At the height of the COVID-19 pandemic, hospices faced limited access to patients in residential facilities and, while those restrictions have mostly abated, other challenges remain. Reduced staffing levels in facilities impacts care provided and administration of medications, especially PRN medications. Additionally, regulations may limit our selection of medications to use, specifically, antipsychotic medications. Antipsychotic medications carry an FDA boxed warning for increased morbidity and mortality in geriatric patients with dementia. Deaths from heart failure, infections (primarily pneumonia) and increased incidence of stroke and other cerebrovascular adverse events have been reported, but some hospice physicians still opt to use antipsychotics as perhaps the benefit outweighs the risks based on the patient’s prognosis. This practice can lead to resistance at long-term care facilities because these providers can be subject to lower CMS star ratings if a higher proportion of their residents are prescribed these drugs, regardless of hospice enrollment. Patients in residential facilities may also experience greater exposure to polypharmacy, which can be particularly problematic for dementia patients.
Can Common Medications Worsen Some Dementia Symptoms?
Hospice “inherits” a plethora of medications used in persons with dementia and we are often adding new drugs for symptom management throughout a patient’s hospice stay. This creates a risk for adverse drug events (ADEs) that can be mitigated by careful monitoring and pharmacist involvement. One important way to minimize risk is reducing the total number of drugs and/or doses a patient is prescribed through deprescribing. This may include certain dementia drugs, which are less helpful for advanced cases and may have troublesome side effects and potential for drug-drug interactions.
Antidepressants, particularly SSRIs, are often effective in managing BPSD (e.g., depression and apathy), but it is important to note that any medications that increase the availability of the neurotransmitters serotonin, norepinephrine, and dopamine may also cause or contribute to an agitated state. These include not only most antidepressants, but other medications commonly used in hospice, including opioid pain relievers and some medications for nausea. Symptoms of serotonin toxicity present on a spectrum from mild to life-threatening, and often emerge in the first 24 hours after starting a new drug, so it is especially important to monitor patients during any transitionary period. Please note that this adverse effect is neither limited to nor specific to persons with dementia and can affect other persons receiving hospice care.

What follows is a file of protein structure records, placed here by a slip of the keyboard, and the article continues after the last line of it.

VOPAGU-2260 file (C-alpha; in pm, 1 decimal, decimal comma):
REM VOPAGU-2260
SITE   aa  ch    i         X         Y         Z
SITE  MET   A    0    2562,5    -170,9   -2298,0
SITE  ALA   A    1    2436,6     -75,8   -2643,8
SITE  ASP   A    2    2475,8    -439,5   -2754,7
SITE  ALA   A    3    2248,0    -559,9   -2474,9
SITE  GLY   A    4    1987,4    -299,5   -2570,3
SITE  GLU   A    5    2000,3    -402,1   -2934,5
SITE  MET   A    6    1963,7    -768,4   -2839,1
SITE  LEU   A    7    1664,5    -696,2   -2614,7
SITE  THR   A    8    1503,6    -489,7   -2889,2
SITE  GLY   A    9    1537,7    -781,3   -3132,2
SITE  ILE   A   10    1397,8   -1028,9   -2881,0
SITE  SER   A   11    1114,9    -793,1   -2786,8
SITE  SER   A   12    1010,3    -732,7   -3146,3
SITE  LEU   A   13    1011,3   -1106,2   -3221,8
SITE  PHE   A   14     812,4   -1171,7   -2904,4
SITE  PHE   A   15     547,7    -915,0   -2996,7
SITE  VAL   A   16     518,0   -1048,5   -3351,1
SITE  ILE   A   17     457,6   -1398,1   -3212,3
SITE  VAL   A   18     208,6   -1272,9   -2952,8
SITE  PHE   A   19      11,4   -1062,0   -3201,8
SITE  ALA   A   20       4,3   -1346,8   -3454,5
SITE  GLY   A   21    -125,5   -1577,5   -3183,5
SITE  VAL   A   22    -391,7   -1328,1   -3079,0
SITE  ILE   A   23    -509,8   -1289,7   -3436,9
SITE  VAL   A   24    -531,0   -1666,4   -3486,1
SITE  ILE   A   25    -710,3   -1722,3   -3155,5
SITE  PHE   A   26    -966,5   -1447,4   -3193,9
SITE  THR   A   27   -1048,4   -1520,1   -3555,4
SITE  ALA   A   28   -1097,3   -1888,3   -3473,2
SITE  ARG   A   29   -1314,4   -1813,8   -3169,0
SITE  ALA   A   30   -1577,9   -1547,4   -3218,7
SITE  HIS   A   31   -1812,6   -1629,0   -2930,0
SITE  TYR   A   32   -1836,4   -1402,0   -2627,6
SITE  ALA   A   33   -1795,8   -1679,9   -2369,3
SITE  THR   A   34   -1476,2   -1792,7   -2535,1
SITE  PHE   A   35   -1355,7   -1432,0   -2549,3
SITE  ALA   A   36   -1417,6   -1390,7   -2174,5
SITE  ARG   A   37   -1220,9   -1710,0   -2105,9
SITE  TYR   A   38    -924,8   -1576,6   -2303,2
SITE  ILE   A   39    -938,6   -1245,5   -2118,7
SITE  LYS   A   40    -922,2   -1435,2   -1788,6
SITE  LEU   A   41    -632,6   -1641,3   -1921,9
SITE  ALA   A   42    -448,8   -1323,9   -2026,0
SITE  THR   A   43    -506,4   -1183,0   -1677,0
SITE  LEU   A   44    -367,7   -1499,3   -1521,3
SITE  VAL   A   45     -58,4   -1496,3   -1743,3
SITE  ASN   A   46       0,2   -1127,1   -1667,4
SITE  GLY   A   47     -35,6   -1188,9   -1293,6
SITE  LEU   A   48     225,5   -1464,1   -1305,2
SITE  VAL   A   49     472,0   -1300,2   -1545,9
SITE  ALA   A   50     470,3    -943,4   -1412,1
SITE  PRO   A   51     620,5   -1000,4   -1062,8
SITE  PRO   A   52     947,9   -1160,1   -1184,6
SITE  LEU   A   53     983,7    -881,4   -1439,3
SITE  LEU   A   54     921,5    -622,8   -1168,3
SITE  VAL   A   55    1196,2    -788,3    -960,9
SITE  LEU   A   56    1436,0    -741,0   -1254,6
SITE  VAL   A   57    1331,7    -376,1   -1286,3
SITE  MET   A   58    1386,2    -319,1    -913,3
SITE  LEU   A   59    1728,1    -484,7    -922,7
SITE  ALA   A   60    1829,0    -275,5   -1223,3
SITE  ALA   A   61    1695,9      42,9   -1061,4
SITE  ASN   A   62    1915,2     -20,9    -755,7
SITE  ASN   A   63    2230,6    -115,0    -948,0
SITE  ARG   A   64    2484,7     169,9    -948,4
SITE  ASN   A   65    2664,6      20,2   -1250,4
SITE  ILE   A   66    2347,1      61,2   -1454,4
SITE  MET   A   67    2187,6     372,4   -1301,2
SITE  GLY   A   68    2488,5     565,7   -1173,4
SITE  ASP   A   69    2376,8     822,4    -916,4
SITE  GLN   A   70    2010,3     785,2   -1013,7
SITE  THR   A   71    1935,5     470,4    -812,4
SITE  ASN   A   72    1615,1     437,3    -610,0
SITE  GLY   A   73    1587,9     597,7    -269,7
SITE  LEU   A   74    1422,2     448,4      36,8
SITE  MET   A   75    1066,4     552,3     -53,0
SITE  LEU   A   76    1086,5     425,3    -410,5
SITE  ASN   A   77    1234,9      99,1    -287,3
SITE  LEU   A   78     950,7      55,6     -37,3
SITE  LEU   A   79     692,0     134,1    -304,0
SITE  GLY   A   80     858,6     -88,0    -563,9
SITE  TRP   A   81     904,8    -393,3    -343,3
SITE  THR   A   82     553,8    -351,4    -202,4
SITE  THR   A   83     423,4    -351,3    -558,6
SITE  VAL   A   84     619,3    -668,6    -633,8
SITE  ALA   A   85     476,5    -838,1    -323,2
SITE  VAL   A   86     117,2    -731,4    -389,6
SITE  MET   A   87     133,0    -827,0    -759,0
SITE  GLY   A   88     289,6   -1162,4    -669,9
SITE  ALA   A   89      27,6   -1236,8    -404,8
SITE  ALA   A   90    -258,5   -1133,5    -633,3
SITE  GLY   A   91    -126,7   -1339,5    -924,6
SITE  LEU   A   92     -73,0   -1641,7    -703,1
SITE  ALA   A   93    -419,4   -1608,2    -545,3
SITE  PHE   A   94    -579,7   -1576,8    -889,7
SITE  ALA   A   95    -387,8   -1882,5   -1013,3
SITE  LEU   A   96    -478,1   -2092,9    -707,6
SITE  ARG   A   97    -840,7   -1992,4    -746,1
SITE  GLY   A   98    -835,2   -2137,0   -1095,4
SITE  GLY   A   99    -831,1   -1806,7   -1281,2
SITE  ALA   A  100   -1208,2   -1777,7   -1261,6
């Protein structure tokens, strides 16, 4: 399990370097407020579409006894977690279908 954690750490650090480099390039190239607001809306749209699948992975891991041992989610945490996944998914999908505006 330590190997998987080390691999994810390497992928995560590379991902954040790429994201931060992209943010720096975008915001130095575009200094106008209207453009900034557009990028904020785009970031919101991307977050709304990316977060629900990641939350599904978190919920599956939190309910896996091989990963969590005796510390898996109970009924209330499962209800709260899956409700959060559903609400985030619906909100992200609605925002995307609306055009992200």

Anticholinergic drugs (PDF) are also implicated in both the development of dementia and ongoing symptoms of BPSD, including confusion, difficulty concentrating, agitation and memory problems. Anticonvulsants, systemic corticosteroids, sedatives, and anti-Parkinsonian medicines all have some potential to worsen BPSD. Also consider antibiotics as contributors to delirium-like symptoms.
Consider Non-Pharmacological Interventions for BPSD in Hospice
Helping persons living with dementia requires us to take a step back to consider non-pharmacologic approaches. Think about the things that make you cranky in your day-to-day life and then imagine you aren’t able to address or even articulate them. When I’m feeling stressed out and overwhelmed, it’s often because I’m really hungry or thirsty. A quick snack or just a glass of juice can turn my afternoon around and the same is true for our patients. If sleep is an issue, we have pharmacological interventions for that, but we can also replace scratchy bed sheets or turn on a fan in a stuffy room. Regularly orienting patients to their environment and surrounding them with familiar objects can make them feel safe and less scared.
This is also an area in which complementary treatments such as a massage, music or aromatherapy may help. Indeed, one common element of many complementary treatments is human interaction. Particularly in institutional settings, loneliness and isolation can be a significant risk factor for BPSD, so this is also an area to engage volunteers and clergy when possible. On a related note, hearing loss is also an overlooked contributor to isolation and discomfort. In the past, the cost and need for audiology appointments and fittings were significant barriers to hearing aid access in hospice. However, the FDA authorization of over-the-counter hearing aids in 2022 has changed all that. These devices are now widely available for as little as $100.
Dementia is a Growing Challenge for Hospices
As hospice clinicians we care for the whole person, including disease management, physical, psychological, social, spiritual and practical needs. Serving them requires empathy, creativity and a willingness to try a variety of interventions. It is essential that we get it right because as the baby boomer population ages, the total number of people with dementia is likely to grow significantly, from 7 million Americans today to more than 9 million by 2030 and nearly 12 million by 2040.